Far too much is being made of this statistic, as interesting as it is. First of all, despite how good he is and the illusion he’s been around for a long time, Messi is only 23. So the number of games he has played in England is pretty low – I think just seven. He also hasn’t been Barcelona’s leading light since the start of time, it’s only in the last three years that he has become as good as he is. If they were saying it about a more experienced striker like Raul, it might be a little more bizarre.
The other factor is that is much harder to score away from home in the Champions League, when you’re playing against Europe’s finest. The British teams being consistently amongst the best in the tournament. Barcelona are one of the teams that underperform slightly outside of the Camp Nou, but make up for it when they’re at home. Eventually Messi will score in the UK, and I’m sure Barcelona fans will be hoping it is in the final, at Wembley.
They are ridiculous and ultimately meaningless. Much as the deluded English media likes to think otherwise, England does NOT set the benchmark for others as far as football is concerned. I take these “accusations” as seriously as I would if Messi were accused of never having scored in France (also true, also irrelevant).
The truth is that Messi is a lot better than any player who has ever graced the Premier League. The fact that he hasn’t yet scored in the UK is merely coincidence and it is sure to end sooner or later. I wonder what the English media will come up with when that day comes. About two years ago, the story was that Messi had never scored against English opposition… and he scored in the final against Manchester United. A year ago, the story was that it had been a fluke… and he scored four past Arsenal in one of the most memorable individual performances of all-time.
Sooner or later, the English media will have to accept the fact that the best players are not in the Premier League and they’ve never been. There is a common characteristic to every all-time football great: none played in the Premier League. The English league isn’t a benchmark for anything or anyone.
Before the first leg, I had my fair share of nerves on behalf of Arsenal. I looked with gooey eyes at Barcelona’s form, despaired over our inability to hold onto 4-0 leads, and judged our chances of going through to be fairly low.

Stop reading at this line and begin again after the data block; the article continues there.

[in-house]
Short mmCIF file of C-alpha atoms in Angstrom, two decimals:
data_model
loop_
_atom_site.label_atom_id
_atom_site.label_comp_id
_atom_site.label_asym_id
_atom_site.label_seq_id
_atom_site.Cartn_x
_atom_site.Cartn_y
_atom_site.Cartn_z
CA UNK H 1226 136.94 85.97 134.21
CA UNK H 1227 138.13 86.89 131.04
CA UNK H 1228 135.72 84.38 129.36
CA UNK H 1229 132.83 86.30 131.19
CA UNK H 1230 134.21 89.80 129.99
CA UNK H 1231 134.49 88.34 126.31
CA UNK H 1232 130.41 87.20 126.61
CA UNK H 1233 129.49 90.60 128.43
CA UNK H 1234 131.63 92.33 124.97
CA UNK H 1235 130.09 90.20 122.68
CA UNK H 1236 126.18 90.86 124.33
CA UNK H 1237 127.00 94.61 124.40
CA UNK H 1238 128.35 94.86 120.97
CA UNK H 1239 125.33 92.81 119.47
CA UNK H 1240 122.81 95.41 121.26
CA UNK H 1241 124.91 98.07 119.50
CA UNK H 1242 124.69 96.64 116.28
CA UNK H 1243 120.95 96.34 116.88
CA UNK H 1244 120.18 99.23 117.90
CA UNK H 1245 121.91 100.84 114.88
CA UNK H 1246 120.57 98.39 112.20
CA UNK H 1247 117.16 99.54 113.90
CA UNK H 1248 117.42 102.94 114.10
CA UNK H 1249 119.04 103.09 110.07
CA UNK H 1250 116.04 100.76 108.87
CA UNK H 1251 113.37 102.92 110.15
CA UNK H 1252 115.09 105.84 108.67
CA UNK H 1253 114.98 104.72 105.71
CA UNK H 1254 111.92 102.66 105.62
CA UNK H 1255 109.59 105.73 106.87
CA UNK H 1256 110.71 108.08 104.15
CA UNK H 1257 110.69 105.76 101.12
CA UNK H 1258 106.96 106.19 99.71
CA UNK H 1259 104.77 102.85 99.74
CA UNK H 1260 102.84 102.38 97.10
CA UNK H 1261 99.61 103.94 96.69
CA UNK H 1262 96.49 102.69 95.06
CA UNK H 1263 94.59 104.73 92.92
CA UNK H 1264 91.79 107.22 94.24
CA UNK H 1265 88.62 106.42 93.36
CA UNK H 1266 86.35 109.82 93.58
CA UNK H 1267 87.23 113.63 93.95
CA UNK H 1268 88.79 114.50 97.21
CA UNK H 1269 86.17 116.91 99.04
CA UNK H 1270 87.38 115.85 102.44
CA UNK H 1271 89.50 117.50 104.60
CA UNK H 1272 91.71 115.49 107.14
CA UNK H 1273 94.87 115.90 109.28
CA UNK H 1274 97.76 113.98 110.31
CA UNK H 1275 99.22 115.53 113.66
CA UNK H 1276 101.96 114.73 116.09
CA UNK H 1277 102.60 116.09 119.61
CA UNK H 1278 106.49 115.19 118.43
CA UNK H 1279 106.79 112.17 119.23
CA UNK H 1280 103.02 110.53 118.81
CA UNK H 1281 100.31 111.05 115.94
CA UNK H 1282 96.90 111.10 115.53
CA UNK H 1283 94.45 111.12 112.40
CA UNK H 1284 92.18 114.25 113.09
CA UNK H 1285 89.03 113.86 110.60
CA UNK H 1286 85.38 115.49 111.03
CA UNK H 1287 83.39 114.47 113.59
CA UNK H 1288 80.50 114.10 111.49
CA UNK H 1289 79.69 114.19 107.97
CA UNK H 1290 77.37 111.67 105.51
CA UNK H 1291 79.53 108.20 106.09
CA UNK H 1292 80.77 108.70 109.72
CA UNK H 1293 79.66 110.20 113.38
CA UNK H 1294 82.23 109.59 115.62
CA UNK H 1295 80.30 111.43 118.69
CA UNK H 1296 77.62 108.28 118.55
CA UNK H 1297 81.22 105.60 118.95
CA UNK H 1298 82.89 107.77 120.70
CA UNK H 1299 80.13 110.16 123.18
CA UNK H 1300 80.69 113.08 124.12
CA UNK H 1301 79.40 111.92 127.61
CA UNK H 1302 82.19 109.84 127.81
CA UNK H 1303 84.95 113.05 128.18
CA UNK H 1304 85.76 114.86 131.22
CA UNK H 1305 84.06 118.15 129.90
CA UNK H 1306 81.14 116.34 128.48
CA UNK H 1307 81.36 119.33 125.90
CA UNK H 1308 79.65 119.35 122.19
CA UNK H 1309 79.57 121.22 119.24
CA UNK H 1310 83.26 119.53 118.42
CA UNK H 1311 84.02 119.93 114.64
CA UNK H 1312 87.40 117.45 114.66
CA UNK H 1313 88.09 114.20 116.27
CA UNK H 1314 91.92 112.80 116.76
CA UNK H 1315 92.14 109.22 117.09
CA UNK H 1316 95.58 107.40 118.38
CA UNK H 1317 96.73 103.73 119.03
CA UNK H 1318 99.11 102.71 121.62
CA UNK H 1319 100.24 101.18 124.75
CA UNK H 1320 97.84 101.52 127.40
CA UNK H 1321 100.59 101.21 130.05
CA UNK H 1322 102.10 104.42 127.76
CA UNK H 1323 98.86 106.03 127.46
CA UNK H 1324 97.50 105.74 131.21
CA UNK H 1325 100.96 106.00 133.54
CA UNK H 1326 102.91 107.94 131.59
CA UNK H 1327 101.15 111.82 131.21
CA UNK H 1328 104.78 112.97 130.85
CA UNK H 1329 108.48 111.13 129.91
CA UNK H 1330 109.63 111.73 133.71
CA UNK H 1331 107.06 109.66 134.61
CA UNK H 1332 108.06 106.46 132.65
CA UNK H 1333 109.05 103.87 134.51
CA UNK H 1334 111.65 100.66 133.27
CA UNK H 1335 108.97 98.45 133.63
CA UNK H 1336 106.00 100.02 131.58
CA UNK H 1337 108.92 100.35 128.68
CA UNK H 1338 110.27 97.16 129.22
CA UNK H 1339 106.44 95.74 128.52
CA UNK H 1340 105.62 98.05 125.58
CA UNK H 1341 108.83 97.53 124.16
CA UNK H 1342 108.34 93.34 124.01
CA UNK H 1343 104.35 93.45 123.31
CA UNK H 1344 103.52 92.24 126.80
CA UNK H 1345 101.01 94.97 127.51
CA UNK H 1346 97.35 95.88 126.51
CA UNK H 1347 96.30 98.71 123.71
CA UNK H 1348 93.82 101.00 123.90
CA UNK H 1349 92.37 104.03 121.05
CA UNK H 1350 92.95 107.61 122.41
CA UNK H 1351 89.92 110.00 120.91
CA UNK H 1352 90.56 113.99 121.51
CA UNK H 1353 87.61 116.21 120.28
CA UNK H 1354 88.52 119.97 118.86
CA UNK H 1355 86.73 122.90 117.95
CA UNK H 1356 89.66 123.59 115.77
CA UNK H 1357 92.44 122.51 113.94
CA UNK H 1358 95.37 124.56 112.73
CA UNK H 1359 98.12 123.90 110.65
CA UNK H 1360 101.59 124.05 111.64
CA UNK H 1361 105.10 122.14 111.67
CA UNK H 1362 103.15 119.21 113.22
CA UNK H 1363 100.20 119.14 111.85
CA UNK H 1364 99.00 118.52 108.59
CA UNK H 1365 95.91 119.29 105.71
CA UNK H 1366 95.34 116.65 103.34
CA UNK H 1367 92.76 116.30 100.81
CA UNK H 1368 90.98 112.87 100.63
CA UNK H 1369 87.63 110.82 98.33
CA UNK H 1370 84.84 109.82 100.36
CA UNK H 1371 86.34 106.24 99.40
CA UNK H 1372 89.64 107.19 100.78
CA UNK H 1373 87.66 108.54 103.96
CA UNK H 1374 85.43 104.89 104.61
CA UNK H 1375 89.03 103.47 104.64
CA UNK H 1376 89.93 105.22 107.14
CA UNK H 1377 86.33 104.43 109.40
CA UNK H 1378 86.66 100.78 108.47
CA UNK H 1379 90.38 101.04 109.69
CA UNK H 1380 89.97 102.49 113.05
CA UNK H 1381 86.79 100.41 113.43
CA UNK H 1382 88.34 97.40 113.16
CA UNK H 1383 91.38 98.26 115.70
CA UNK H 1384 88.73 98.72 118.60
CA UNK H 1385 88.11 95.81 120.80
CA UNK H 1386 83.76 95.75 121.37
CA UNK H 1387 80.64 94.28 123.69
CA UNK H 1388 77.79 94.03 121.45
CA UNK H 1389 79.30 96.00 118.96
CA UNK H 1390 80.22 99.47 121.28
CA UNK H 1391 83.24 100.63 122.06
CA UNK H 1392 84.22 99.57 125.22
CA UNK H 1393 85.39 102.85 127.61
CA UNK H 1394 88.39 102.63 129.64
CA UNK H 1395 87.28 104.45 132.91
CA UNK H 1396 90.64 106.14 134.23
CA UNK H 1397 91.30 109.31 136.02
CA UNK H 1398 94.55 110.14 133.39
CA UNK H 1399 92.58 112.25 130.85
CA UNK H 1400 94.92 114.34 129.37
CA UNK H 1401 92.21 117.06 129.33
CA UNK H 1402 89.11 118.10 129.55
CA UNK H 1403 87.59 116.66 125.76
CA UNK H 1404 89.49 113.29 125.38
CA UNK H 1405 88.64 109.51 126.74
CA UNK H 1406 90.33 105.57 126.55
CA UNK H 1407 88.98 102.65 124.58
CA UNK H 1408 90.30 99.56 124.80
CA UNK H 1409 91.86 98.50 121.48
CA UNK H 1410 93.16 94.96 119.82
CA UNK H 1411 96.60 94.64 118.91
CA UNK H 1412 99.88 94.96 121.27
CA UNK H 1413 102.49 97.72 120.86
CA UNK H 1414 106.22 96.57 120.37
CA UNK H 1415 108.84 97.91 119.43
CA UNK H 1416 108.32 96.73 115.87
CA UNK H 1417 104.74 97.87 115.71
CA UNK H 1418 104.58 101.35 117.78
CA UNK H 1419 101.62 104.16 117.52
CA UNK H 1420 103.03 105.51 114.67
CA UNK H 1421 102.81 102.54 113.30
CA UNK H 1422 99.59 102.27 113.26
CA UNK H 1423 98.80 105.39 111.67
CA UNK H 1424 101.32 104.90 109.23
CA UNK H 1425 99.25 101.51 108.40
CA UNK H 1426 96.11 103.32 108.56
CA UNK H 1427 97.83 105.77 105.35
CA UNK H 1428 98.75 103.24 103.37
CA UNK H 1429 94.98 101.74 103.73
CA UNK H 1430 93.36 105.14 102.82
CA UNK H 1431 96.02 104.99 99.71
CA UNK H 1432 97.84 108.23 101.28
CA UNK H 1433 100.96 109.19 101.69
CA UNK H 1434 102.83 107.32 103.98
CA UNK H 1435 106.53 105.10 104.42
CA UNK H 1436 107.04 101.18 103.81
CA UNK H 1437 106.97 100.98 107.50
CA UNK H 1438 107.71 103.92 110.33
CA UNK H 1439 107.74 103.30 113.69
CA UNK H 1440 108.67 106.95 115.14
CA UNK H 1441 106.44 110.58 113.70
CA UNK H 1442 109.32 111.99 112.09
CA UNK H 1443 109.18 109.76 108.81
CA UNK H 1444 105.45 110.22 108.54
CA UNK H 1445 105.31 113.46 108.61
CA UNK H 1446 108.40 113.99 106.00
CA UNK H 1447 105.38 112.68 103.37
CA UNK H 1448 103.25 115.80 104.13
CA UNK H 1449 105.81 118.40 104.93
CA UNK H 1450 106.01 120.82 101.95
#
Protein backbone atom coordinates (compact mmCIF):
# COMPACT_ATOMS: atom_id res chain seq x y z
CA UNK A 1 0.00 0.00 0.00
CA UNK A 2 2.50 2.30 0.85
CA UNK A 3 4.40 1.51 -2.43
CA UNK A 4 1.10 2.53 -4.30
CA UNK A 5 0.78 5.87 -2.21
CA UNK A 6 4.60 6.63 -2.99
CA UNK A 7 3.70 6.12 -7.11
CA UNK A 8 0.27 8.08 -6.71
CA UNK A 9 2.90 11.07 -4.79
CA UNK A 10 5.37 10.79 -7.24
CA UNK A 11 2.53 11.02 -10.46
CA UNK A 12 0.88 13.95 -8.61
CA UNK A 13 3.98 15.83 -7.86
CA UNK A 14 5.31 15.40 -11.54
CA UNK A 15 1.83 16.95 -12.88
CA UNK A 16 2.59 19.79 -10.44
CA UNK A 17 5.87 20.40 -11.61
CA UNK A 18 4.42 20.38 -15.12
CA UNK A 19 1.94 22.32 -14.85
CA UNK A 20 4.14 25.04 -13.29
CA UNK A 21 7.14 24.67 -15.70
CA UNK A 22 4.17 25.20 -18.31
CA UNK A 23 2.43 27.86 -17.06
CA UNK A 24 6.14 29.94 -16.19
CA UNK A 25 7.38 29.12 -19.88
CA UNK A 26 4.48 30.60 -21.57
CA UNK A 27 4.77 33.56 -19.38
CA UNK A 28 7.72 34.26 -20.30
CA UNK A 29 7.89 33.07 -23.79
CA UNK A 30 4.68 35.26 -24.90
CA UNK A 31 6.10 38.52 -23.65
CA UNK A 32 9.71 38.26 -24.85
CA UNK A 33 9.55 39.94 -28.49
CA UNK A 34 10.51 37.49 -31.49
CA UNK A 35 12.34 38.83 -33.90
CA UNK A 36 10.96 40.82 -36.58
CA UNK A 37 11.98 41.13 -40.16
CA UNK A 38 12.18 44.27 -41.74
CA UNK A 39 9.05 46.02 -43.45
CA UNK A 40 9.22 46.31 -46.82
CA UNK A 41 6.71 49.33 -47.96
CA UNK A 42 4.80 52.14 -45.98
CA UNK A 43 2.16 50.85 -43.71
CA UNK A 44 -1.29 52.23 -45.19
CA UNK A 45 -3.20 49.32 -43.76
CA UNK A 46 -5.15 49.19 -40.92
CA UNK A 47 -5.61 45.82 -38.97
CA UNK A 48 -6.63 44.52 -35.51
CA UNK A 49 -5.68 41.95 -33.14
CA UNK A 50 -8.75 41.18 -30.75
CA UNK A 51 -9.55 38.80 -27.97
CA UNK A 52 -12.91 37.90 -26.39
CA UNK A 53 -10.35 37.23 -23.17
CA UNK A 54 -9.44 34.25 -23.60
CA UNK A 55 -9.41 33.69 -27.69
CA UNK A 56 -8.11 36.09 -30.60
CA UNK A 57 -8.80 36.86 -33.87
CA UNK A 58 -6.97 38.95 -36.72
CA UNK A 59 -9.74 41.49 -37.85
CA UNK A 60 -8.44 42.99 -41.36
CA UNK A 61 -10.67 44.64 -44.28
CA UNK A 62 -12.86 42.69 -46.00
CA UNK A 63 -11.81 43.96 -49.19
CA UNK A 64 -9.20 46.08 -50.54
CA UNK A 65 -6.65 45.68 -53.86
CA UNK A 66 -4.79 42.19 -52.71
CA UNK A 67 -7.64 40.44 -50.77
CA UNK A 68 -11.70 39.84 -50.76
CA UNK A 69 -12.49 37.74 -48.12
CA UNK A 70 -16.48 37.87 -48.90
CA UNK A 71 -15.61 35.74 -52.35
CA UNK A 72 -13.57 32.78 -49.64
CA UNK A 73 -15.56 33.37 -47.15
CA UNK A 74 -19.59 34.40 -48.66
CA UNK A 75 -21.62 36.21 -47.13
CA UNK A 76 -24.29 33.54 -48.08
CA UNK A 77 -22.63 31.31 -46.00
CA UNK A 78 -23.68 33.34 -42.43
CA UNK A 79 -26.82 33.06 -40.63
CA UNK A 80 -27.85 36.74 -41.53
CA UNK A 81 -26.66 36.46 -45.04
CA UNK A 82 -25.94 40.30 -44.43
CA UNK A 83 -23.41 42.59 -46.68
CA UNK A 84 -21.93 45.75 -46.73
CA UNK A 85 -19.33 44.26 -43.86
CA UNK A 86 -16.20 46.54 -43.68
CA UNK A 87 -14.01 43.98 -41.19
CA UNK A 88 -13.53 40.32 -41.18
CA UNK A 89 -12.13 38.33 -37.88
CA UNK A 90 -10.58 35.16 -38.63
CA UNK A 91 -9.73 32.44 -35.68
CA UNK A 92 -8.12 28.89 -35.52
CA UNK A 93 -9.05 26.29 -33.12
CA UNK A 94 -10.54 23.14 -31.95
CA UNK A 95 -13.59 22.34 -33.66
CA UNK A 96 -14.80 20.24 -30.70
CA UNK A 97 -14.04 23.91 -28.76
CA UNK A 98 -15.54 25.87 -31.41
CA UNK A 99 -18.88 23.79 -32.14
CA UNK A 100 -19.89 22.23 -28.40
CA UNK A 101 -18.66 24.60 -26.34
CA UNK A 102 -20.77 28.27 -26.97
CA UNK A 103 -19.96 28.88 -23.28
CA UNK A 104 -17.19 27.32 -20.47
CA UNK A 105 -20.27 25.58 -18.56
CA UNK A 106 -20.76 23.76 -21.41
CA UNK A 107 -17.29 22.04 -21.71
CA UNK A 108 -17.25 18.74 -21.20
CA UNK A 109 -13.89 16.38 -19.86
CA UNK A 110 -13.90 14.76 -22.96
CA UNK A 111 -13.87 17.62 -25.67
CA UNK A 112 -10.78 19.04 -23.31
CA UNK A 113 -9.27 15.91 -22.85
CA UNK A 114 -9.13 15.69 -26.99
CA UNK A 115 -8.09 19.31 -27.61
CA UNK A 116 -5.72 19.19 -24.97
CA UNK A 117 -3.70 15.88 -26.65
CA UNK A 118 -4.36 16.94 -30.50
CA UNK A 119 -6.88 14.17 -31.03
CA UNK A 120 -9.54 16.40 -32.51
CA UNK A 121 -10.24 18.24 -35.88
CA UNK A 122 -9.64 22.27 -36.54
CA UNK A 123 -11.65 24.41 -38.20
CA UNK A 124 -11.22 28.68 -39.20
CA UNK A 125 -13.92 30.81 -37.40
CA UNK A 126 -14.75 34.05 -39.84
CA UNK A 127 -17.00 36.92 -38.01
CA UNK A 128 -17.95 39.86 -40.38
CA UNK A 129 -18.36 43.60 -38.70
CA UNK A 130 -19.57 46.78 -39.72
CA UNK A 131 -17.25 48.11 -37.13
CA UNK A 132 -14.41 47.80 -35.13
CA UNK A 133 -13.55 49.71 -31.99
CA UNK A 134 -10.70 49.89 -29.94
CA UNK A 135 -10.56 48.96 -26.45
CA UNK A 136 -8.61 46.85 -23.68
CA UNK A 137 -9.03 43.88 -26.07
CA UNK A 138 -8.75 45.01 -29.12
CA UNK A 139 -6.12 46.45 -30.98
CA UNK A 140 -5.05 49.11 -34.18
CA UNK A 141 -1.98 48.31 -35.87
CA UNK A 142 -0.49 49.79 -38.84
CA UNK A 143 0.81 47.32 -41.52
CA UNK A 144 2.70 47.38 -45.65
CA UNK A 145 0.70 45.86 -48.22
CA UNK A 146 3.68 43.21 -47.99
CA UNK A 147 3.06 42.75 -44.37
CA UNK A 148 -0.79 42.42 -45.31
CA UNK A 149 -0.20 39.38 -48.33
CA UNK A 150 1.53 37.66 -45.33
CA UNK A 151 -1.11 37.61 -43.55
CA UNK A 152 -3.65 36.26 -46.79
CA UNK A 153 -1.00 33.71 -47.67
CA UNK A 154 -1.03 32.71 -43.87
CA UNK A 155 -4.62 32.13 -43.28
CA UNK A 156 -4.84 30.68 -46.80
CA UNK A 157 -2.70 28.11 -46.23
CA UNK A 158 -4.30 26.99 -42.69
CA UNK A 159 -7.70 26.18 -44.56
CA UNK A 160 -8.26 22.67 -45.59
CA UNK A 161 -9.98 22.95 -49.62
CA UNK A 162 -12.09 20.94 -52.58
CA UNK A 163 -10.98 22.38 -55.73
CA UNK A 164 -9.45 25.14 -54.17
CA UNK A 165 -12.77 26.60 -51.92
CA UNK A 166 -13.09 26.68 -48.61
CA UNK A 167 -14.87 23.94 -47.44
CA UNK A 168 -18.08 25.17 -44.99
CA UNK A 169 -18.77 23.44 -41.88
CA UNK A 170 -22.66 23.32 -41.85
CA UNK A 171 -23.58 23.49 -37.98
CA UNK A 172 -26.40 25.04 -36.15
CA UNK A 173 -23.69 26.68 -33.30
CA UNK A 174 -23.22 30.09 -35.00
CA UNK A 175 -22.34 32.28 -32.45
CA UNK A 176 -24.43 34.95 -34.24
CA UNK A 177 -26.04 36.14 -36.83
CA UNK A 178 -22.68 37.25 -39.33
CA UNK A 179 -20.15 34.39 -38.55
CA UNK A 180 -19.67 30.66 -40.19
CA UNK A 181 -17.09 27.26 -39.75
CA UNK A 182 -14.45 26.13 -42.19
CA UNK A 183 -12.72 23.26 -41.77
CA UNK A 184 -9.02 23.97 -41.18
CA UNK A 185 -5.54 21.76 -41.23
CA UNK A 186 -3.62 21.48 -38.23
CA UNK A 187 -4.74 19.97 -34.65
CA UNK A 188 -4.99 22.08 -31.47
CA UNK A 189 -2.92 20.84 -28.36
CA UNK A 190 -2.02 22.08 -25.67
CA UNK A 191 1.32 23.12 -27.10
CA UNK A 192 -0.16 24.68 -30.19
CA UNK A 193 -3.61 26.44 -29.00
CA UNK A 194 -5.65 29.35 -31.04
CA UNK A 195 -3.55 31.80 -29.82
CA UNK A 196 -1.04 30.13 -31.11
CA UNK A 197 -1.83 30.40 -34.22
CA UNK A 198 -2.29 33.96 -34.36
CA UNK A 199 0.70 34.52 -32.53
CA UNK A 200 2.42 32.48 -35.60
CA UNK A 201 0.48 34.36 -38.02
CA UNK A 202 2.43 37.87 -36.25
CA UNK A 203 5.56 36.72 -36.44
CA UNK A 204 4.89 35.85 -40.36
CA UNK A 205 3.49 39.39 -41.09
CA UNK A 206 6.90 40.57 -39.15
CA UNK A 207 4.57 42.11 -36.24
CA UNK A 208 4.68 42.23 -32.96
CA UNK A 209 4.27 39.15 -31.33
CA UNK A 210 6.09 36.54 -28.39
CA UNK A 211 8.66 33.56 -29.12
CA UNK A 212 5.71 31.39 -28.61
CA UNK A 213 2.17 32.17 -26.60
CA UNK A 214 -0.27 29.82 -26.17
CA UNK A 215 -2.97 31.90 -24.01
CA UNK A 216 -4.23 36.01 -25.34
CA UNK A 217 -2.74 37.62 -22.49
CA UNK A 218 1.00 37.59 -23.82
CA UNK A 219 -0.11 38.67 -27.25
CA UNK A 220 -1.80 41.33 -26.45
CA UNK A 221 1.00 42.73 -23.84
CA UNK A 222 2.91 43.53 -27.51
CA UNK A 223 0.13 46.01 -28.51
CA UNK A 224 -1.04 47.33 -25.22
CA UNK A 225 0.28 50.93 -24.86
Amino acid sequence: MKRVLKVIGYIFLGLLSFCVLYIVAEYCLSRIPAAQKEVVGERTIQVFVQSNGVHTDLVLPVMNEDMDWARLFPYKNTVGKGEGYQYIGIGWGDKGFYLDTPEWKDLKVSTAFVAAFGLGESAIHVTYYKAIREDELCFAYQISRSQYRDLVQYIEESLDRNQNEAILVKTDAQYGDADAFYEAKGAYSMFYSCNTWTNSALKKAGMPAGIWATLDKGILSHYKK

Now with a one goal advantage, it would be ignorant and disrespectful towards Barcelona to really suggest that we are now the favourites or anything. I’m certainly more confident, but we have to play as well as we did in the second half, throughout the whole of the next match if we want to get through, because Barcelona have shown their home form in the Champions League is much better than their away form.
A bit less confident of course. Trailing is far from an ideal situation, even if Barcelona did get the all-important away goal. However, knowing Pep and these players and everything they’ve done so far, it’s impossible not to be confident. These players have proved their worth time and again and there’s no reason whatsoever to doubt them.
However, things won’t be easy, especially since Puyol is almost certain to miss the match. Without both Puyol and Piqué out, I think Busquets will be dropped to centre-back alongside Abidal, which means Mascherano will start as a defensive midfielder. I fully trust Busquets and I believe Mascherano will finally prove that he was a good signing, but I would be a lot more confident with Puyol and Piqué. This situation is by no means new to Barcelona: they beat Arsenal last season with both Puyol and Piqué out, and also beat Manchester United in the 2009 Champions League final with an improvised defense. Given these precedents, I believe Barcelona still have what it takes to advance to the quarter-finals at the expense of the Gunners, despite the absence of their two main centre-backs and as long as Milito is nowhere near the starting lineup (if you do play, please feel free to prove my fears unwarranted, Gabriel).